We can observe from the results above that RESID(1) has a high t value. In other words, we would reject the hypothesis of no first order autocorrelation. By contrast, second order autocorrelation does not appear to be present in the model.
Overcoming serial correlation
A method to overcome the problem of nonstationarity is to undertake a difference of the dependent variable (ie GDP_{year1} – GDP_{year0}) An initial attempt to improve the equation by using this differencing method produced a very poor result, as can be seen below.
Dependent Variable: GDPDIFF 

Method: Least Squares 

Date: 04/16/08 Time: 08:17 

Sample: 1961 2006 

Included observations: 46 

Variable 
Coefficient 
Std. Error 
tStatistic 
Prob. 
C 
14037.58 
12694.29 
1.105818 
0.2753 
EXIM 
0.084287 
0.052601 
1.602398 
0.1167 
ENERGY 
0.011470 
0.011710 
0.979487 
0.3331 
LABOUR 
0.004251 
0.014304 
0.297230 
0.7678 
POPN 
0.300942 
0.265082 
1.135279 
0.2629 
Rsquared 
0.207408 
Mean dependent var 
816.6959 

Adjusted Rsquared 
0.130082 
S.D. dependent var 
657.1886 

S.E. of regression 
612.9557 
Akaike info criterion 
15.77678 

Sum squared resid 
15404304 
Schwarz criterion 
15.97555 

Log likelihood 
357.8660 
Fstatistic 
2.682255 

DurbinWatson stat 
1.401626 
Prob(Fstatistic) 
0.044754 
Forecasting
The forecasts for the dependent variables are based on Kirby (2008) and are presented below.
The calculation of EXIM for future years was based upon growth rates for exports (47% of the 2006 total) and imports (53%) separately. The two streams were added together to produce the 1950 level GDP figure, from which yearonyear increases in GDP could be calculated. The results of the forecast are shown below.
The 2008 figure was felt to be particularly unrealistic, so a sensitivity test was applied to EXIM (population growth is relatively certain in the short term and calculating a forecast of labour days lost is a particularly difficult challenge).
Instead of EXIM growing by an average of 1.7% per annum during the forecast period, its growth was constrained to 0.7%. As we can see from the “GDP2” column, GDP forecast growth is significantly lower in 2008 and 2009 as a result.
Critical evaluation of the econometric approach to model building and forecasting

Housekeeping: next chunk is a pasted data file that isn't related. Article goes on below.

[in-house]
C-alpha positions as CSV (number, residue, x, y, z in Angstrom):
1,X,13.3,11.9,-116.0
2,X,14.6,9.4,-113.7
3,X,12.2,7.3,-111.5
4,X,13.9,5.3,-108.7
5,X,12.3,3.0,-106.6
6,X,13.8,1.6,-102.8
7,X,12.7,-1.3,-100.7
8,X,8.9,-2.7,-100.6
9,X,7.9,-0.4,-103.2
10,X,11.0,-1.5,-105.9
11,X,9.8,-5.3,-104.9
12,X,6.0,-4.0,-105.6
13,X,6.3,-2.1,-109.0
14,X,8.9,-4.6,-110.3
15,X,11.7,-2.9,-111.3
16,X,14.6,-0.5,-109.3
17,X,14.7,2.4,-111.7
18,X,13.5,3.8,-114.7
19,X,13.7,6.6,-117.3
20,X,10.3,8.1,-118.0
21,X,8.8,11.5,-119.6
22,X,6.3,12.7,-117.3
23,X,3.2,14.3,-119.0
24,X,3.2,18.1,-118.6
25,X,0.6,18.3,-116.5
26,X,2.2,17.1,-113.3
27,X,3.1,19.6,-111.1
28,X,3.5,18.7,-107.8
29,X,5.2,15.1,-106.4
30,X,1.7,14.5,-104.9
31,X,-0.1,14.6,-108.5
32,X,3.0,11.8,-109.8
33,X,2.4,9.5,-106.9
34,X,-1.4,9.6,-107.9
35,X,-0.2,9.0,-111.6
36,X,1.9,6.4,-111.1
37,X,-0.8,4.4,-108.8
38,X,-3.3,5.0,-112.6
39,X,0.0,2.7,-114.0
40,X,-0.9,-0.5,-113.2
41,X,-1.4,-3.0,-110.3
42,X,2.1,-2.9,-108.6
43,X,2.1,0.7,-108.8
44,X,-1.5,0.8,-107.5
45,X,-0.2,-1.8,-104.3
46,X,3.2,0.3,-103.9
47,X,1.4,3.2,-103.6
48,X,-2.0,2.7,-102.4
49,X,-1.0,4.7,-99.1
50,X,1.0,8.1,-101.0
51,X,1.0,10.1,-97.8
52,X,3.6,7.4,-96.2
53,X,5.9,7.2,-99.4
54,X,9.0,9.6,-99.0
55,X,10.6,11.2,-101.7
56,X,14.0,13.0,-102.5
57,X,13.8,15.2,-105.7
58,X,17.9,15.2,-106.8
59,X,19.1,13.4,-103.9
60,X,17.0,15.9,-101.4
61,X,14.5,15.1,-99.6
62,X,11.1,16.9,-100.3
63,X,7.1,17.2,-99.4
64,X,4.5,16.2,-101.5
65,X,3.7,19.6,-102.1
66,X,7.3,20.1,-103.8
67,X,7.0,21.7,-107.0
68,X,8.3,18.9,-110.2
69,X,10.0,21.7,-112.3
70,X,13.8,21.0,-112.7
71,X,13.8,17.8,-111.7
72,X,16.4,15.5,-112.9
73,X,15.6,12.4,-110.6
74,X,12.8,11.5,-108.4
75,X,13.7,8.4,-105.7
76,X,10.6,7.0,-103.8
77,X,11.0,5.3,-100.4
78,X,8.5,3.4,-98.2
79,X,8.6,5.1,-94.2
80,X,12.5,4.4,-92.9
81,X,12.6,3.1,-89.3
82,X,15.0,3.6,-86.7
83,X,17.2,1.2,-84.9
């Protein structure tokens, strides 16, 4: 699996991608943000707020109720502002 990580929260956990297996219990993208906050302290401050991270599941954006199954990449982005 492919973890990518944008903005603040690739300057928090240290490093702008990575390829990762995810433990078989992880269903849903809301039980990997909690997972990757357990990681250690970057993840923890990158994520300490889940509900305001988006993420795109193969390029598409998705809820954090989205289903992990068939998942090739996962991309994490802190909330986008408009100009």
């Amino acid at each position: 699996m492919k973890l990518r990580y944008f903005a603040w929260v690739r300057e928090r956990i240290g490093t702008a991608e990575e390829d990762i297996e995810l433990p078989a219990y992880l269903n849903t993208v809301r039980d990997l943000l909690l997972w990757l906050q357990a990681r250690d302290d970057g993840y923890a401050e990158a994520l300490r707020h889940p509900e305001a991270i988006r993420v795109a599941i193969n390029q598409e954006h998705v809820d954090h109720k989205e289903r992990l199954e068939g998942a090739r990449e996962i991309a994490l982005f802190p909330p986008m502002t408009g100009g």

GDP is dependent on many factors, many of which were excluded from this analysis due to the unavailability of data covering forty years. Although the main regression results appear highly significant, there are many activities which should be trialled to try to improve the approach:
–a shorter time series with more available variables: using a short time series would enable a more intuitive set of variables to be trialled. For example, labour days lost is effectively a surrogate for productivity and cost per labour hour, but this is unavailable over 40 years;
–transformation of variables: a logarithmic or other transformation should be trialled to ascertain if some of the problems observed, such as autocorrelation, could be mitigated to any extent. The other, more relevant transformation is to undertake differencing of the data to remove autocorrelation; the one attempt made in this paper was particularly unsuccessful!
Approximate word count, excluding all tables, charts and appendices: 1,400 Appendix 1 – Scatter diagrammes of GDP against dependent variables
Appendix 2
obs 
Actual 
Fitted 
Residual 
Residual Plot 
1960 
17460.5 
15933.8 
1526.78 
 .  *  
1961 
17816.1 
16494.5 
1321.57 
 .  *.  
1962 
17883.8 
16714.1 
1169.67 
 .  * .  
1963 
18556.7 
18153.6 
403.108 
 . * .  
1964 
19618.0 
19117.8 
500.191 
 .  * .  
1965 
20209.7 
19558.9 
650.773 
 .  * .  
1966 
20699.1 
20272.1 
426.905 
 . * .  
1967 
21303.1 
20973.3 
329.754 
 . * .  
1968 
22037.1 
22395.3 
358.204 
 . * .  
1969 
22518.6 
22824.6 
305.982 
 . * .  
1970 
23272.7 
23147.8 
124.912 
 . * .  
1971 
23729.9 
23395.8 
334.070 
 . * .  
1972 
24806.3 
22418.6 
2387.67 
 .  . *  
1973 
26134.9 
27249.5 
1114.60 
 . *  .  
1974 
25506.2 
28880.9 
3374.64 
 * .  .  
1975 
25944.6 
28401.8 
2457.14 
 * .  .  
1976 
26343.7 
30306.2 
3962.47 
* .  .  
1977 
26468.8 
29829.1 
3360.31 
 * .  .  
1978 
28174.4 
29922.0 
1747.61 
 *  .  
1979 
29232.7 
27846.9 
1385.71 
 .  *.  
1980 
28957.2 
29271.0 
313.855 
 . * .  
1981 
28384.0 
29590.8 
1206.86 
 .*  .  
1982 
28626.2 
29526.2 
899.933 
 . *  .  
1983 
29915.3 
30883.9 
968.627 
 . *  .  
1984 
30531.7 
29677.7 
853.960 
 .  * .  
1985 
31494.3 
33289.4 
1795.09 
 *  .  
1986 
32748.5 
33293.0 
544.520 
 . *  .  
1987 
34609.2 
34223.2 
385.976 
 . * .  
1988 
36842.2 
34669.4 
2172.76 
 .  . *  
1989 
37539.8 
35938.6 
1601.20 
 .  *  
1990 
37187.7 
35988.5 
1199.22 
 .  *.  
1991 
36922.2 
35080.4 
1841.84 
 .  .*  
1992 
37116.4 
35793.7 
1322.74 
 .  *.  
1993 
38357.7 
38051.2 
306.418 
 . * .  
1994 
39696.7 
39790.8